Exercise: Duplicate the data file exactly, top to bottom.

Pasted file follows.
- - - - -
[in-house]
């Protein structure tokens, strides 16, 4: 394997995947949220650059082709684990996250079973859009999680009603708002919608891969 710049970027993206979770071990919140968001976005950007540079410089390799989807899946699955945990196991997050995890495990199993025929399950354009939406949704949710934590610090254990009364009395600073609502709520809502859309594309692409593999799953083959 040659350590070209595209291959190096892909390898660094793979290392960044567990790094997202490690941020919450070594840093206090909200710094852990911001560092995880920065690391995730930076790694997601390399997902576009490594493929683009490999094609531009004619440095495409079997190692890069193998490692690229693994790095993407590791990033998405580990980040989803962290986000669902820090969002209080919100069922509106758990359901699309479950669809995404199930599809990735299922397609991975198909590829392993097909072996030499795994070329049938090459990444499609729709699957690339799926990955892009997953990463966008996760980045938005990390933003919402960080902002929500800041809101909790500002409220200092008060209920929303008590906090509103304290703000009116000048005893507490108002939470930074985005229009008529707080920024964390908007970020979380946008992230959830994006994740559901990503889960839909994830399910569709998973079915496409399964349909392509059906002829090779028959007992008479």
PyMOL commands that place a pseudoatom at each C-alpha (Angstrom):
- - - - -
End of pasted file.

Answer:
[in-house]
């Protein structure tokens, strides 16, 4: 394997995947949220650059082709684990996250079973859009999680009603708002919608891969 710049970027993206979770071990919140968001976005950007540079410089390799989807899946699955945990196991997050995890495990199993025929399950354009939406949704949710934590610090254990009364009395600073609502709520809502859309594309692409593999799953083959 040659350590070209595209291959190096892909390898660094793979290392960044567990790094997202490690941020919450070594840093206090909200710094852990911001560092995880920065690391995730930076790694997601390399997902576009490594493929683009490999094609531009004619440095495409079997190692890069193998490692690229693994790095993407590791990033998405580990980040989803962290986000669902820090969002209080919100069922509106758990359901699309479950669809995404199930599809990735299922397609991975198909590829392993097909072996030499795994070329049938090459990444499609729709699957690339799926990955892009997953990463966008996760980045938005990390933003919402960080902002929500800041809101909790500002409220200092008060209920929303008590906090509103304290703000009116000048005893507490108002939470930074985005229009008529707080920024964390908007970020979380946008992230959830994006994740559901990503889960839909994830399910569709998973079915496409399964349909392509059906002829090779028959007992008479």
PyMOL commands that place a pseudoatom at each C-alpha (Angstrom):